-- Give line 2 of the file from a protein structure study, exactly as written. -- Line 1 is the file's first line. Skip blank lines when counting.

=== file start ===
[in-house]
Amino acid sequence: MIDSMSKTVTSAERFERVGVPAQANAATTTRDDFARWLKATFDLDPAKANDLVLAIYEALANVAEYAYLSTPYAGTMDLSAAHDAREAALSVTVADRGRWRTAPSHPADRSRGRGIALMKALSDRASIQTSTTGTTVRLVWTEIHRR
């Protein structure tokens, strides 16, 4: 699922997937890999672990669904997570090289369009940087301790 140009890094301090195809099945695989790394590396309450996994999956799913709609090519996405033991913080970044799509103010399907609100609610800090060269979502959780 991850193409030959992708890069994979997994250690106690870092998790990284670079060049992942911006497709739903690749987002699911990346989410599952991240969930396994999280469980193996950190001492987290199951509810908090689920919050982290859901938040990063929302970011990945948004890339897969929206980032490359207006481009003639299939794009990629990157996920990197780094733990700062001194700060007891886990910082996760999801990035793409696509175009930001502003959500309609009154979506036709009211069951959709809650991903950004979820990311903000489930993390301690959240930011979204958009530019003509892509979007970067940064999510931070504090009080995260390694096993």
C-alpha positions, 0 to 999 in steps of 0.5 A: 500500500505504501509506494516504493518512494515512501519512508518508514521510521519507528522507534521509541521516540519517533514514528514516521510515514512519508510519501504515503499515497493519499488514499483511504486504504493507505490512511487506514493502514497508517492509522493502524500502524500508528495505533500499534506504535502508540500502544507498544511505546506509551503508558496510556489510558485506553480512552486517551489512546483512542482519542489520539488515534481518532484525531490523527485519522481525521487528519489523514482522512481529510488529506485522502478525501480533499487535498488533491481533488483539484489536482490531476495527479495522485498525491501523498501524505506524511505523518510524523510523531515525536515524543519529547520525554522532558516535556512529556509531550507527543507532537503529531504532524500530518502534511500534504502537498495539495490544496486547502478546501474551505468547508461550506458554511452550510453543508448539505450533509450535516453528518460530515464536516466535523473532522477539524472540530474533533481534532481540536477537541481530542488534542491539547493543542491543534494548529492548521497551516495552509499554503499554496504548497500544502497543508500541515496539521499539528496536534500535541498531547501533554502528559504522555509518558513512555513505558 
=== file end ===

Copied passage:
Amino acid sequence: MIDSMSKTVTSAERFERVGVPAQANAATTTRDDFARWLKATFDLDPAKANDLVLAIYEALANVAEYAYLSTPYAGTMDLSAAHDAREAALSVTVADRGRWRTAPSHPADRSRGRGIALMKALSDRASIQTSTTGTTVRLVWTEIHRR